Many foundries thrived in latter half of the 19th century—a time when some of those same workers would also transition into America’s next great metal industry, steel, and the Industrial Revolution—and a few even lived on well into the 20th century. Though a relative youngster, our own foundry dates back to the 1950s.

Looking back, looking ahead, we like to think they carry the torch.

Or better yet, the flag.



The Standard Edition Vol. 1, No. 4

The Standard Edition Vol. 1, No. 4



Legs And All

When the calendar flips and the mercury climbs, the brief season of spring brings forward a thousand fleeting treasures of the Chesapeake Bay. It is a time of emergence, then abundance, and before we know it, the ephemeral.
Blink, and you miss it. Warm days, a cool breeze. The arrival of the osprey, blooms on the dogwood tree, that first flush of wildflowers and the rippling whiff of honeysuckle, all before we’re overwhelmed by the plentitude and potency of summer. And by the eve of June, when winter already feels like another lifetime, this fruitful feeling reaches its greatest zenith on the Chesapeake with the flight of the soft-shell crab.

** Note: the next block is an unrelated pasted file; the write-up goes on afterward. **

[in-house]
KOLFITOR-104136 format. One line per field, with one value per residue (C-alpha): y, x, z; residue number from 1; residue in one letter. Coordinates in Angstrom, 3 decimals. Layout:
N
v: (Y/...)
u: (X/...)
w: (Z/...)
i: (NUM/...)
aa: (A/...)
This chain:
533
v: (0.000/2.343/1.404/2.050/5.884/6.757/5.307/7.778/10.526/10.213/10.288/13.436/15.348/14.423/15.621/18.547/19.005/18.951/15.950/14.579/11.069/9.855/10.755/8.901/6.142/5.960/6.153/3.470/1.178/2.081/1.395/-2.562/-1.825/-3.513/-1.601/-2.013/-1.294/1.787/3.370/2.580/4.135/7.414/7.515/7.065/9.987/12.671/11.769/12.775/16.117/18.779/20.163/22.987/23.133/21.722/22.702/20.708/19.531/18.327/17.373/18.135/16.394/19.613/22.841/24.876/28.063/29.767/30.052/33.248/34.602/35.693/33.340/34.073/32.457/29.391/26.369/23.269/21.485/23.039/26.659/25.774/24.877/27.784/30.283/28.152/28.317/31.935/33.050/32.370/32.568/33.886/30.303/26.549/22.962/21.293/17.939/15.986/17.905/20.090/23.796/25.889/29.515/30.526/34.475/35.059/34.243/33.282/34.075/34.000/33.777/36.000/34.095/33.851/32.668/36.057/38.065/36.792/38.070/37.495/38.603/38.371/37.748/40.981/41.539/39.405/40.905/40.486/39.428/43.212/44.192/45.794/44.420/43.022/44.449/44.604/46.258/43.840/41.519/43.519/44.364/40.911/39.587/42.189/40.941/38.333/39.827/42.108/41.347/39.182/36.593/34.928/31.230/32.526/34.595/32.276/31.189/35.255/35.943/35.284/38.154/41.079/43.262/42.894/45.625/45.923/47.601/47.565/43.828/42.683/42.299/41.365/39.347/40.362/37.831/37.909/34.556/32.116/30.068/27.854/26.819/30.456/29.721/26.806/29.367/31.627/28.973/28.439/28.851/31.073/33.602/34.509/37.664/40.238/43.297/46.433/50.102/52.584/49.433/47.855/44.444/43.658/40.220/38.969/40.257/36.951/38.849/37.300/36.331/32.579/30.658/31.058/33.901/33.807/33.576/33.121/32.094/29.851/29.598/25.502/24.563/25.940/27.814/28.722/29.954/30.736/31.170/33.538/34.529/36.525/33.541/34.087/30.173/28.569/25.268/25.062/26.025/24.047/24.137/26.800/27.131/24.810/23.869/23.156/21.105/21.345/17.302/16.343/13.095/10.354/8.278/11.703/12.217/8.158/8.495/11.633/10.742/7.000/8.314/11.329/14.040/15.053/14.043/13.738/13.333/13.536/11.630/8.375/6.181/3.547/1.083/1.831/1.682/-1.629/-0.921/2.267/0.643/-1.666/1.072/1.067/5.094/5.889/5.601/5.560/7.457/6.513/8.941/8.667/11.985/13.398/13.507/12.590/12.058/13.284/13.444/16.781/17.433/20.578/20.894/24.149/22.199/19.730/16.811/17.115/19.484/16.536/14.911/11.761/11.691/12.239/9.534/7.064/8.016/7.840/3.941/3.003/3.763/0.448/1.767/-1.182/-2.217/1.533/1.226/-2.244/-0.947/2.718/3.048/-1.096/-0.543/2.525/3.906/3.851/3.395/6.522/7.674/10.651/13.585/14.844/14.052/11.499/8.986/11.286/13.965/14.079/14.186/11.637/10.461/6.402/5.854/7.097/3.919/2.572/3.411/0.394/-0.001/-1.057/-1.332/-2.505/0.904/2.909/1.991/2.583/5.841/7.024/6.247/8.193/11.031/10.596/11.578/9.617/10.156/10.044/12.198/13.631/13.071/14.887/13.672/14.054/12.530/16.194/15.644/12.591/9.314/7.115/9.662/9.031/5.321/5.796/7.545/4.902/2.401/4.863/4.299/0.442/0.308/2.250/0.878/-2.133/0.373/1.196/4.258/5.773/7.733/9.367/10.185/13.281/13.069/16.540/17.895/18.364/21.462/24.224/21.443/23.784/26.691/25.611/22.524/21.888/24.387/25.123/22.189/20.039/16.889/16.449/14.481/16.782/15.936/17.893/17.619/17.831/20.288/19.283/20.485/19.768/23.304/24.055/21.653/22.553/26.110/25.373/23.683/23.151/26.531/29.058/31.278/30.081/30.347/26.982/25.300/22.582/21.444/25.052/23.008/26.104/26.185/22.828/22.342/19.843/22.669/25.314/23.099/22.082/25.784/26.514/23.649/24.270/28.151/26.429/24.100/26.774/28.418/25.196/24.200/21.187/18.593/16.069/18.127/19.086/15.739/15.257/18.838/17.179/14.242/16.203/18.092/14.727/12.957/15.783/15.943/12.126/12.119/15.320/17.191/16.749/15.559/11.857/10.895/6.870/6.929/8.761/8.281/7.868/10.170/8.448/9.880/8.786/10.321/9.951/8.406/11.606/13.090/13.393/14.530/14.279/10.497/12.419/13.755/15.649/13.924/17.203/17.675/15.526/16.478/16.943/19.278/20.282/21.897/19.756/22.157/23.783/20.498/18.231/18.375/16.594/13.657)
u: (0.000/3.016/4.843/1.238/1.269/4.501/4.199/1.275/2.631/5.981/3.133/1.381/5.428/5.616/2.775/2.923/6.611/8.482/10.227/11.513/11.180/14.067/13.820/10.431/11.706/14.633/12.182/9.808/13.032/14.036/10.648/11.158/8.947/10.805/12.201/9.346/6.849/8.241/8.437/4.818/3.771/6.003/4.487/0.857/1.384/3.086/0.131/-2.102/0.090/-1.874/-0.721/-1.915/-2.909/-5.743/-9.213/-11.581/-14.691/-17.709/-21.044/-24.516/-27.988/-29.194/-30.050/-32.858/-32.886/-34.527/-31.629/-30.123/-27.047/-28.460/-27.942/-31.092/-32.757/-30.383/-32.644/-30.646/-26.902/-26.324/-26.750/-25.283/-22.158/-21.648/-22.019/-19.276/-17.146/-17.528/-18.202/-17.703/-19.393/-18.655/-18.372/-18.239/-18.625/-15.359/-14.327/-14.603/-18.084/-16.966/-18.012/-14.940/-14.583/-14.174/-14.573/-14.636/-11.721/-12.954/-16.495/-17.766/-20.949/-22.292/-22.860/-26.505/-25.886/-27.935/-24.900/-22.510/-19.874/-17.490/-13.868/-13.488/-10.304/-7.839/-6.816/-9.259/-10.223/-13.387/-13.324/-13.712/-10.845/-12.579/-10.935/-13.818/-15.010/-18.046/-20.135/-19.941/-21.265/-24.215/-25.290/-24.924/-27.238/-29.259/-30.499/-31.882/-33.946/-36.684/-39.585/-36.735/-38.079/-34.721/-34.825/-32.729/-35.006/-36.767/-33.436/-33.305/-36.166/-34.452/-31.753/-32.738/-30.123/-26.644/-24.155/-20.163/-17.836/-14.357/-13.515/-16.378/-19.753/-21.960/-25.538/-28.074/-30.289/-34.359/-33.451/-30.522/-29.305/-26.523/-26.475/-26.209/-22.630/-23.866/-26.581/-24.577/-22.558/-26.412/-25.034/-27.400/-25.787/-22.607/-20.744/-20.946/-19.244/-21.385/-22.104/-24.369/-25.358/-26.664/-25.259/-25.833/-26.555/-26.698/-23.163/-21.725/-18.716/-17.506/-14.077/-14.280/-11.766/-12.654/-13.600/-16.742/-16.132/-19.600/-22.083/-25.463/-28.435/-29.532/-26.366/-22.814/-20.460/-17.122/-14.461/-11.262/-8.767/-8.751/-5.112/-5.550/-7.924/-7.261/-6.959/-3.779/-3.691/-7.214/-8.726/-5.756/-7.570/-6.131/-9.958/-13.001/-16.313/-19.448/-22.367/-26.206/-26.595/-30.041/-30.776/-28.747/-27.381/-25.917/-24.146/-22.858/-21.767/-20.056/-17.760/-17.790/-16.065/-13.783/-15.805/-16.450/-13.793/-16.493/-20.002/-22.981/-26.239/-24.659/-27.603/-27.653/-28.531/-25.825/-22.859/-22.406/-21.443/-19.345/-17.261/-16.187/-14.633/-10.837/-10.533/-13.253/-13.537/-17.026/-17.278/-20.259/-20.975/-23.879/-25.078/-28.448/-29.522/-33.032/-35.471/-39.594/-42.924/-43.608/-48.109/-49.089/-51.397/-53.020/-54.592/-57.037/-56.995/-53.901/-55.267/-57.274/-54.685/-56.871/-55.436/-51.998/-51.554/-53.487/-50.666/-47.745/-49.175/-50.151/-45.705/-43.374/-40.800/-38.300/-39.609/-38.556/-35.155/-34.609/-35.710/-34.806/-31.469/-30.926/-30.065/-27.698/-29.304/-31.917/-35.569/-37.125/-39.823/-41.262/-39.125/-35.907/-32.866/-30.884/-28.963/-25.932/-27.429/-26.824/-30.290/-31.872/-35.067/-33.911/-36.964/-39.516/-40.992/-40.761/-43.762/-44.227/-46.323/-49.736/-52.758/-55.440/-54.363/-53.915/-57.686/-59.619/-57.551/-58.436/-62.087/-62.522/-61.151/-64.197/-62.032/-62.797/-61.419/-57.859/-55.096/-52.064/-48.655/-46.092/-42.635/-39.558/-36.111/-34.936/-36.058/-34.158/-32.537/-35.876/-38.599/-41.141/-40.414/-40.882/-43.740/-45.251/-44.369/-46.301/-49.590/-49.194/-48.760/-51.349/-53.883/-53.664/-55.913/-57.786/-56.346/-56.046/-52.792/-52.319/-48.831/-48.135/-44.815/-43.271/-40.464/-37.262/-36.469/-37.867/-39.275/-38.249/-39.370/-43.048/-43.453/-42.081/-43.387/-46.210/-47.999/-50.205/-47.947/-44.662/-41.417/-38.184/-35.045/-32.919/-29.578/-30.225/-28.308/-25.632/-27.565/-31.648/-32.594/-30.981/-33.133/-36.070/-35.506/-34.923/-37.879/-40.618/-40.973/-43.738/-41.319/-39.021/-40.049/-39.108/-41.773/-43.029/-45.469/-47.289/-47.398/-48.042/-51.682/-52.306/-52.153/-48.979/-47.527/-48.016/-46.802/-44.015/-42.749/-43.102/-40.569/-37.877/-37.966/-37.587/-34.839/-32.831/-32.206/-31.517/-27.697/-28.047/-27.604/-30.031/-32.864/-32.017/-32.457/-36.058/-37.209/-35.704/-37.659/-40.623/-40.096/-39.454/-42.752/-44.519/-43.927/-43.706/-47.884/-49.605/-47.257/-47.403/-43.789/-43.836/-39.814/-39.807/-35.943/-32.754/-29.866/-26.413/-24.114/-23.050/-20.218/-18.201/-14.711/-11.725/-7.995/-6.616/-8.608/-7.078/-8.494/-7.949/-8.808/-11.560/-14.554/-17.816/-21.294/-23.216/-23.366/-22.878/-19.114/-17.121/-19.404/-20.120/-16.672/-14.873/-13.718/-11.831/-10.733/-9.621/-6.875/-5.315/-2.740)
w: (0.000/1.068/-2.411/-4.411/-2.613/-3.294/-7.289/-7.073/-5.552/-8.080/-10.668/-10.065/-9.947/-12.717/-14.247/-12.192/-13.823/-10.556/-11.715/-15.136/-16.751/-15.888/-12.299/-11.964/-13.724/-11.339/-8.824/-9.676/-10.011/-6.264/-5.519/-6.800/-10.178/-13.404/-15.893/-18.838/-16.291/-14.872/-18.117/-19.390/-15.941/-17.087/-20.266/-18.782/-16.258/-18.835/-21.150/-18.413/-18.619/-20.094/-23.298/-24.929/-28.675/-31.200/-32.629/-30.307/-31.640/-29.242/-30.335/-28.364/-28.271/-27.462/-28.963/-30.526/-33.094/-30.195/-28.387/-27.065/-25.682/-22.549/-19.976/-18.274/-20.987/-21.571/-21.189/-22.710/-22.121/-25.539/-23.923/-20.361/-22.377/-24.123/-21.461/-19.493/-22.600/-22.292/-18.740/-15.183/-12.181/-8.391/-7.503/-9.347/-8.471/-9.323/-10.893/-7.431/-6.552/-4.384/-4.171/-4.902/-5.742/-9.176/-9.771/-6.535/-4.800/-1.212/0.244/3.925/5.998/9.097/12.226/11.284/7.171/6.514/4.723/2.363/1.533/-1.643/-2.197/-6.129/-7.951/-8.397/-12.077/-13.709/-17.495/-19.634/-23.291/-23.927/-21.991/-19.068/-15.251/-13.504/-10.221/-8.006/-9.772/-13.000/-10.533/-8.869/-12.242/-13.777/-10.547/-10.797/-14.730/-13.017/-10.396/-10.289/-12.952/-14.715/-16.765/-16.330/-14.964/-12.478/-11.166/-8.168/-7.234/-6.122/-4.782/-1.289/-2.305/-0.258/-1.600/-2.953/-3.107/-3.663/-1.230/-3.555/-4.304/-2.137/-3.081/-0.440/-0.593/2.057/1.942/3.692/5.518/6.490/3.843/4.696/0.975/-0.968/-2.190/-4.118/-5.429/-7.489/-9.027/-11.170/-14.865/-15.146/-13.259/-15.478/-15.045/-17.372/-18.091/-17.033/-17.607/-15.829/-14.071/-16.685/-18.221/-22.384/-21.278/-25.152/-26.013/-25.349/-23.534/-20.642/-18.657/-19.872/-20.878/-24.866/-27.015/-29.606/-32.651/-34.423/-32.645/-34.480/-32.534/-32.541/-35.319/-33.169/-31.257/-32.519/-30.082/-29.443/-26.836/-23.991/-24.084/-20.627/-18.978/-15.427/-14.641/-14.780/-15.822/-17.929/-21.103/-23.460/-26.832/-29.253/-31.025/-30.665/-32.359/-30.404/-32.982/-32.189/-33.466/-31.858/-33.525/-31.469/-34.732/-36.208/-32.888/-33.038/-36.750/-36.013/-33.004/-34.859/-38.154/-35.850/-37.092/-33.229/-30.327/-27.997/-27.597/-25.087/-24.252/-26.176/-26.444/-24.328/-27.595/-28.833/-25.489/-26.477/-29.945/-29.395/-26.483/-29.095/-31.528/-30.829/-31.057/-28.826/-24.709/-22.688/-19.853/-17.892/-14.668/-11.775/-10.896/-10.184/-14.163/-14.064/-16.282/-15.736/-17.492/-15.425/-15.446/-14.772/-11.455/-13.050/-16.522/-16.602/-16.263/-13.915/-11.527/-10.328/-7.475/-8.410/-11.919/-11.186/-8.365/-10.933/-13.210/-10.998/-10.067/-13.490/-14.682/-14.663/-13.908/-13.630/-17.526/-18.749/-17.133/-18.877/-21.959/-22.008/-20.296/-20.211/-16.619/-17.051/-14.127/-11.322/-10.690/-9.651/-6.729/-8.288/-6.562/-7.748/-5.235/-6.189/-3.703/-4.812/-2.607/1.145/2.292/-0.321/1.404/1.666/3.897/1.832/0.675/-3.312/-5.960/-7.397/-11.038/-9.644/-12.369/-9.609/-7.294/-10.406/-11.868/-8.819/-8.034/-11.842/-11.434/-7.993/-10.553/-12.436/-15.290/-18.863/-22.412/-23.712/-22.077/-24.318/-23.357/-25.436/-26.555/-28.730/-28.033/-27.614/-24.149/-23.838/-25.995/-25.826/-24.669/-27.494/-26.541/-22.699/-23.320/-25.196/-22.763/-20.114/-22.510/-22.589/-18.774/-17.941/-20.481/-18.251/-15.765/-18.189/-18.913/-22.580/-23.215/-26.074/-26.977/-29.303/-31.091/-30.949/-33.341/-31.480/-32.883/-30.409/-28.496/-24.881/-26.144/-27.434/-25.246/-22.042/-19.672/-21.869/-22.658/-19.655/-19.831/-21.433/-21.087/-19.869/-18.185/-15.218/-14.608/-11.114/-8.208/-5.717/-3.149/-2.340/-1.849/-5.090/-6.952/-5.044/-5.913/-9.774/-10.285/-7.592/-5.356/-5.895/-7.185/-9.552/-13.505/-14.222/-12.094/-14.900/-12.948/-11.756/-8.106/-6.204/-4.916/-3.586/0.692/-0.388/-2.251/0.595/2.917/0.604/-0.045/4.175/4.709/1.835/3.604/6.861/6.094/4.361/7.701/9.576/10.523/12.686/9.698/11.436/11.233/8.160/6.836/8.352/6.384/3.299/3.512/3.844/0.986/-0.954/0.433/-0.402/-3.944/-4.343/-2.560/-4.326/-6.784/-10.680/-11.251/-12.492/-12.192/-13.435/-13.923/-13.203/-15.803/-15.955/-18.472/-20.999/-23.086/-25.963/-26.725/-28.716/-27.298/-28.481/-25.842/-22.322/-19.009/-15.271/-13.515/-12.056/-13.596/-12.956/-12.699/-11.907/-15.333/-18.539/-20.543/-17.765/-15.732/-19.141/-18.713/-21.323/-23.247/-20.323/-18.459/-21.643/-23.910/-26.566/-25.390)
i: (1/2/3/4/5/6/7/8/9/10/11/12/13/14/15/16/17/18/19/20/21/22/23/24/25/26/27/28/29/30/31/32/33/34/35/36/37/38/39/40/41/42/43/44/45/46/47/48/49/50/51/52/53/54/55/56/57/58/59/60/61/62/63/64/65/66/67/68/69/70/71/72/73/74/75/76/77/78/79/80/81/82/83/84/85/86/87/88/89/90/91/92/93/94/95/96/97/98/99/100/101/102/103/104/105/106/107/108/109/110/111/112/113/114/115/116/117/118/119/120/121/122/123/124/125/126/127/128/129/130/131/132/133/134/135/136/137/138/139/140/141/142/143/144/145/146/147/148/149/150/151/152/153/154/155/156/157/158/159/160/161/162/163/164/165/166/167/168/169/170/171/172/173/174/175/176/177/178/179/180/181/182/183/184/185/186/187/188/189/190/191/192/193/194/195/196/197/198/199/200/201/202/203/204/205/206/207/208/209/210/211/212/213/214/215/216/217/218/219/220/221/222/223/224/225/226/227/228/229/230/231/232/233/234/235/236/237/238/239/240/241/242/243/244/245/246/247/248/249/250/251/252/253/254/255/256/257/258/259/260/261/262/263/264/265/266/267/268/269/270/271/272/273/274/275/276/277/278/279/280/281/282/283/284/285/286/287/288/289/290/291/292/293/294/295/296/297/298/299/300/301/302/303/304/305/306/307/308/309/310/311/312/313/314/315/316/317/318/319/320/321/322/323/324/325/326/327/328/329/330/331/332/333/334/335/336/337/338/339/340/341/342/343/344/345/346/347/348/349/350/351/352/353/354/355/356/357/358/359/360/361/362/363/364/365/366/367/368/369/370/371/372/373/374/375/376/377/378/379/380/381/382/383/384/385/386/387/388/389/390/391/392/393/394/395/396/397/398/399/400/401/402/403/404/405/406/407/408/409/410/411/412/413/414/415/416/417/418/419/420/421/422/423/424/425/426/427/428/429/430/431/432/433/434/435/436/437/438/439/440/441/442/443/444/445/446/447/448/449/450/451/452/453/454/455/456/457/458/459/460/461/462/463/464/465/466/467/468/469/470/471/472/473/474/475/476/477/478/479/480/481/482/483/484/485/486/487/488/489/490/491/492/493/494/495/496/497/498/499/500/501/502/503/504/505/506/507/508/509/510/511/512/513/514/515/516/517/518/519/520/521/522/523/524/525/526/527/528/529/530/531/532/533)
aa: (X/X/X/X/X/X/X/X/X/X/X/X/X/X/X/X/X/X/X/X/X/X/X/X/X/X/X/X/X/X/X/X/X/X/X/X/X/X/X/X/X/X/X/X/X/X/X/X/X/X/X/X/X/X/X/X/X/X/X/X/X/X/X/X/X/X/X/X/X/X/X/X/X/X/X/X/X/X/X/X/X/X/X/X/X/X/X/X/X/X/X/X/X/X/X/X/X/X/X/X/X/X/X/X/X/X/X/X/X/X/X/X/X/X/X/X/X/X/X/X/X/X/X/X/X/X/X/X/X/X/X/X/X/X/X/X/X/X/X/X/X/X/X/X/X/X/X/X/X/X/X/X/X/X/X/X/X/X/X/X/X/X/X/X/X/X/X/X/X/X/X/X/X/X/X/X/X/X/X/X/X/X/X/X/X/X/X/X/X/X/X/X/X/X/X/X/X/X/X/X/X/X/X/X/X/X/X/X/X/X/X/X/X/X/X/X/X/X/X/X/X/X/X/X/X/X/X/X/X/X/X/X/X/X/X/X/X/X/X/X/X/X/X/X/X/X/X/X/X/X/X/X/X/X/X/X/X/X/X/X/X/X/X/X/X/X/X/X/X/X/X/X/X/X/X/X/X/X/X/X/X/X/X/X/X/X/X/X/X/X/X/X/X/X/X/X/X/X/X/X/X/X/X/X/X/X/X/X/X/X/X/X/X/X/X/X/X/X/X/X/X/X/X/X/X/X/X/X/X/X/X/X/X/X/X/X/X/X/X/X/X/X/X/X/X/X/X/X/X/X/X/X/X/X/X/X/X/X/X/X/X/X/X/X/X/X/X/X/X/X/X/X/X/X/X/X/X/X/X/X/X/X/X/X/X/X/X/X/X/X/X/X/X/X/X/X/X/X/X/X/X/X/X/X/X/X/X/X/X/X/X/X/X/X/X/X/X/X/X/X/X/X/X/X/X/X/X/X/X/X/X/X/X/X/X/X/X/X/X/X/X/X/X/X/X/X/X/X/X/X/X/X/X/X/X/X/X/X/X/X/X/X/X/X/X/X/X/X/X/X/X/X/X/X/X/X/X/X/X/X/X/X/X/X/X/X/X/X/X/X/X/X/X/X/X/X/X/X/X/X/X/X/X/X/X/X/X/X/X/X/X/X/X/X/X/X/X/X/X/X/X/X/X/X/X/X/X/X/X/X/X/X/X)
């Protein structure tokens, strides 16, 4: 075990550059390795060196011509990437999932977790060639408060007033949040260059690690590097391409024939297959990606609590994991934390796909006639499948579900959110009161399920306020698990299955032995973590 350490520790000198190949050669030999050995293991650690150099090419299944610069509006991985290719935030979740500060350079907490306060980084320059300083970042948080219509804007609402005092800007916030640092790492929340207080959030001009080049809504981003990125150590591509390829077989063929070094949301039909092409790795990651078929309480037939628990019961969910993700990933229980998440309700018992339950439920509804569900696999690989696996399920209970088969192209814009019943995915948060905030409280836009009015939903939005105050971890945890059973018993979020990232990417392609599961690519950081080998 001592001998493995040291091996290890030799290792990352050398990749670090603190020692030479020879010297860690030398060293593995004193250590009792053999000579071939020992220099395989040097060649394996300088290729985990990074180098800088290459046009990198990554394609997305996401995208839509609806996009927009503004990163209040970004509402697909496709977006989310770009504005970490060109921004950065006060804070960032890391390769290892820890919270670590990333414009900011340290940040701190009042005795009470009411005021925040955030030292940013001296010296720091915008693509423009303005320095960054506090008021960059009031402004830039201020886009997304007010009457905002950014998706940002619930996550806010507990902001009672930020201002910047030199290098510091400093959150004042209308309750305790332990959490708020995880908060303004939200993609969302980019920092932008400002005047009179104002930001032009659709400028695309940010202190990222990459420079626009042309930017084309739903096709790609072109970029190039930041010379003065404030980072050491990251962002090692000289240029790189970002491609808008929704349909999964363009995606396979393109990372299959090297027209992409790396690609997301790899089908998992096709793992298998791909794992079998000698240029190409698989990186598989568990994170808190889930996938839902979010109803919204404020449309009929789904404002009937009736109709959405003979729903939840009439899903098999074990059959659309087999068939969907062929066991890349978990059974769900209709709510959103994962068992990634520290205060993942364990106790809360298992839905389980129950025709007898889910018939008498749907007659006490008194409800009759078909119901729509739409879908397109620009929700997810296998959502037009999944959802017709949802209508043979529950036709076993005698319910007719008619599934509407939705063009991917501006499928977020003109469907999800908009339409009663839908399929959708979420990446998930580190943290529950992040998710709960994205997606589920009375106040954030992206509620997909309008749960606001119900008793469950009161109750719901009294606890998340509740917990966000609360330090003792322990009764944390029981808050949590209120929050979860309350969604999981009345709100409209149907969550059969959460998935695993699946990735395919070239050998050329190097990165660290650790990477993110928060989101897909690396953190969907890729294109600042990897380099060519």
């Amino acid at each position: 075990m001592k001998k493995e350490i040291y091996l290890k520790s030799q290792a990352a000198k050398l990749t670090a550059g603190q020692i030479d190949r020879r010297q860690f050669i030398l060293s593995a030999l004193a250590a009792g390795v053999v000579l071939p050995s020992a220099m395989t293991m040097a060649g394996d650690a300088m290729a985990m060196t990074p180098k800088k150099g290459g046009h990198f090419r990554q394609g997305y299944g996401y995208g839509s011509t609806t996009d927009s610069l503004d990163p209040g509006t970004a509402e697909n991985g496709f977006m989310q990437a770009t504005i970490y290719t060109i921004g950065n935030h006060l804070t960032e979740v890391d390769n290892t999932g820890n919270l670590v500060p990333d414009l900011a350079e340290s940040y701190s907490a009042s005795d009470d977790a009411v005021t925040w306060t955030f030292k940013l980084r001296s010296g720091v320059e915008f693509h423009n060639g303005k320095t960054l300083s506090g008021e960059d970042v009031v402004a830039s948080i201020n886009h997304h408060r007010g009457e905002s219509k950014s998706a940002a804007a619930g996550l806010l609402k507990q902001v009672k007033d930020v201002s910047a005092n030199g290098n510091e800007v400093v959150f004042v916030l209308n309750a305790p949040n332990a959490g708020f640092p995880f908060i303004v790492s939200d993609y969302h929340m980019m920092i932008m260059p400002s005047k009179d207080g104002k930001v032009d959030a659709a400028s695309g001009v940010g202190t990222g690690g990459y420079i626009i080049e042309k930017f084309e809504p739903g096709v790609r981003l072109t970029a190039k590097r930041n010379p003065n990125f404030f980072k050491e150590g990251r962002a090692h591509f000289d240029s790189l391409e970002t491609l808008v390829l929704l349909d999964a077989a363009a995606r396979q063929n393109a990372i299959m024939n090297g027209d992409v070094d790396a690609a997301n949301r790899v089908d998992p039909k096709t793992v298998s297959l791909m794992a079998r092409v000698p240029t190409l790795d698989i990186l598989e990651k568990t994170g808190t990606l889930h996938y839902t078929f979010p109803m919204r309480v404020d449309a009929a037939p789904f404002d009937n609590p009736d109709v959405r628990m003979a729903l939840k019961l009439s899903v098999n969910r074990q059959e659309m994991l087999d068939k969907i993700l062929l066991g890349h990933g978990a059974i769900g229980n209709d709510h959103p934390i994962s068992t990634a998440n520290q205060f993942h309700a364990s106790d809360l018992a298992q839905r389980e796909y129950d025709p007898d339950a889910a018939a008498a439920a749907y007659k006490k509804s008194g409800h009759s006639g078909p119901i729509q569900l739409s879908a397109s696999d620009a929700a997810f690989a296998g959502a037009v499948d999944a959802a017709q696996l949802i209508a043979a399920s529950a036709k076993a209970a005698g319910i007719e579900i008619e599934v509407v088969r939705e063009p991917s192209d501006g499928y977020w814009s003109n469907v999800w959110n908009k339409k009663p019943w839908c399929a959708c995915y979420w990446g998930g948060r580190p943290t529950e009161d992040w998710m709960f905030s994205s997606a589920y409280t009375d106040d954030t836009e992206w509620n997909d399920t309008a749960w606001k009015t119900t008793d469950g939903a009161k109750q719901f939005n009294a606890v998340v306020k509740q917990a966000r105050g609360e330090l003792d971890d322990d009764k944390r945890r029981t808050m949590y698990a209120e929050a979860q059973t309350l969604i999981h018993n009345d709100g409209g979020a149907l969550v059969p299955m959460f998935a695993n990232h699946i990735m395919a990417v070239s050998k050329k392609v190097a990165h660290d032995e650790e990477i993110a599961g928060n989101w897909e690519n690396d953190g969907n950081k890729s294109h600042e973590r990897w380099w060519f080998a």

Texas chef John Tesar shares the secret to cooking a perfect steak. 

John Tesar got his first taste of perfectly-cooked steak at the age of 10 in an old-school American chophouse by the name of Part I in Key Gardens, Queens.

Growing up in New York, his dad was a banker, and according to John, one of his clients was the mob.

“It was a weird, Goodfellas time,” he says today. “Dad knew everybody, and this was like the he-man place to hang out. One Friday night, he took the family out to dinner there, and to this day, I’ll never forget the taste of a steak done under a broiler like that."



John Tesar's Cast Iron Skillet Steak